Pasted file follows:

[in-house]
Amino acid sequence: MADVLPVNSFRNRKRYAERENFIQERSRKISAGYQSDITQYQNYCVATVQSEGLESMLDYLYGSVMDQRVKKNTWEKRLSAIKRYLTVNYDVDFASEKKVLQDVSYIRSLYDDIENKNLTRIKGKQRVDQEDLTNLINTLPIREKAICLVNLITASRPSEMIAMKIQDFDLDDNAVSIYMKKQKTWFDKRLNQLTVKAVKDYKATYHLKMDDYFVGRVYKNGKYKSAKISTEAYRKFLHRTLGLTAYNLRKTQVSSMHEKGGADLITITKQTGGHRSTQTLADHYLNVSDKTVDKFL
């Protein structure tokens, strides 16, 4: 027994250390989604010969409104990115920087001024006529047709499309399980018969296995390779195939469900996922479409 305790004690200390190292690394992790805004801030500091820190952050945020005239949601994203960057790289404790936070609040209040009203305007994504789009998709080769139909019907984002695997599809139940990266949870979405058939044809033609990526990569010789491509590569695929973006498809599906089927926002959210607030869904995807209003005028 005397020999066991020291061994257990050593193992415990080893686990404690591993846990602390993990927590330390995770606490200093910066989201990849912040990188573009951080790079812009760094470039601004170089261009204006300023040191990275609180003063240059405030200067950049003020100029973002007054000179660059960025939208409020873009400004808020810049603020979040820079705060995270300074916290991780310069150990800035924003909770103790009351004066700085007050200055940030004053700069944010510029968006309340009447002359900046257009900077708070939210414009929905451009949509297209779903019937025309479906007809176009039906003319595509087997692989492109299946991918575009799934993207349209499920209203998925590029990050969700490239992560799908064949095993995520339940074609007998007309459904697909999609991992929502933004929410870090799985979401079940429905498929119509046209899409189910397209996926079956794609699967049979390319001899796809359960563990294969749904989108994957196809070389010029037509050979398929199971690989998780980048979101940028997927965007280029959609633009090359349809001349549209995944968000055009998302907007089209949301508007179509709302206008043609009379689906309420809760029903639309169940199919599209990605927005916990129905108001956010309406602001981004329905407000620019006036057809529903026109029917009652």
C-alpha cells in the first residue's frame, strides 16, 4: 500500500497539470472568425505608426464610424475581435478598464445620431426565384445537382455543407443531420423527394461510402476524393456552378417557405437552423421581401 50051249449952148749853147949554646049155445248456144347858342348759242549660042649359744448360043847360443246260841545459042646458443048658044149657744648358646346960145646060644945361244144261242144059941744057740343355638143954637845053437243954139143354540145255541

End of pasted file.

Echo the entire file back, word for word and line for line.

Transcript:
[in-house]
Amino acid sequence: MADVLPVNSFRNRKRYAERENFIQERSRKISAGYQSDITQYQNYCVATVQSEGLESMLDYLYGSVMDQRVKKNTWEKRLSAIKRYLTVNYDVDFASEKKVLQDVSYIRSLYDDIENKNLTRIKGKQRVDQEDLTNLINTLPIREKAICLVNLITASRPSEMIAMKIQDFDLDDNAVSIYMKKQKTWFDKRLNQLTVKAVKDYKATYHLKMDDYFVGRVYKNGKYKSAKISTEAYRKFLHRTLGLTAYNLRKTQVSSMHEKGGADLITITKQTGGHRSTQTLADHYLNVSDKTVDKFL
């Protein structure tokens, strides 16, 4: 027994250390989604010969409104990115920087001024006529047709499309399980018969296995390779195939469900996922479409 305790004690200390190292690394992790805004801030500091820190952050945020005239949601994203960057790289404790936070609040209040009203305007994504789009998709080769139909019907984002695997599809139940990266949870979405058939044809033609990526990569010789491509590569695929973006498809599906089927926002959210607030869904995807209003005028 005397020999066991020291061994257990050593193992415990080893686990404690591993846990602390993990927590330390995770606490200093910066989201990849912040990188573009951080790079812009760094470039601004170089261009204006300023040191990275609180003063240059405030200067950049003020100029973002007054000179660059960025939208409020873009400004808020810049603020979040820079705060995270300074916290991780310069150990800035924003909770103790009351004066700085007050200055940030004053700069944010510029968006309340009447002359900046257009900077708070939210414009929905451009949509297209779903019937025309479906007809176009039906003319595509087997692989492109299946991918575009799934993207349209499920209203998925590029990050969700490239992560799908064949095993995520339940074609007998007309459904697909999609991992929502933004929410870090799985979401079940429905498929119509046209899409189910397209996926079956794609699967049979390319001899796809359960563990294969749904989108994957196809070389010029037509050979398929199971690989998780980048979101940028997927965007280029959609633009090359349809001349549209995944968000055009998302907007089209949301508007179509709302206008043609009379689906309420809760029903639309169940199919599209990605927005916990129905108001956010309406602001981004329905407000620019006036057809529903026109029917009652």
C-alpha cells in the first residue's frame, strides 16, 4: 500500500497539470472568425505608426464610424475581435478598464445620431426565384445537382455543407443531420423527394461510402476524393456552378417557405437552423421581401 50051249449952148749853147949554646049155445248456144347858342348759242549660042649359744448360043847360443246260841545459042646458443048658044149657744648358646346960145646060644945361244144261242144059941744057740343355638143954637845053437243954139143354540145255541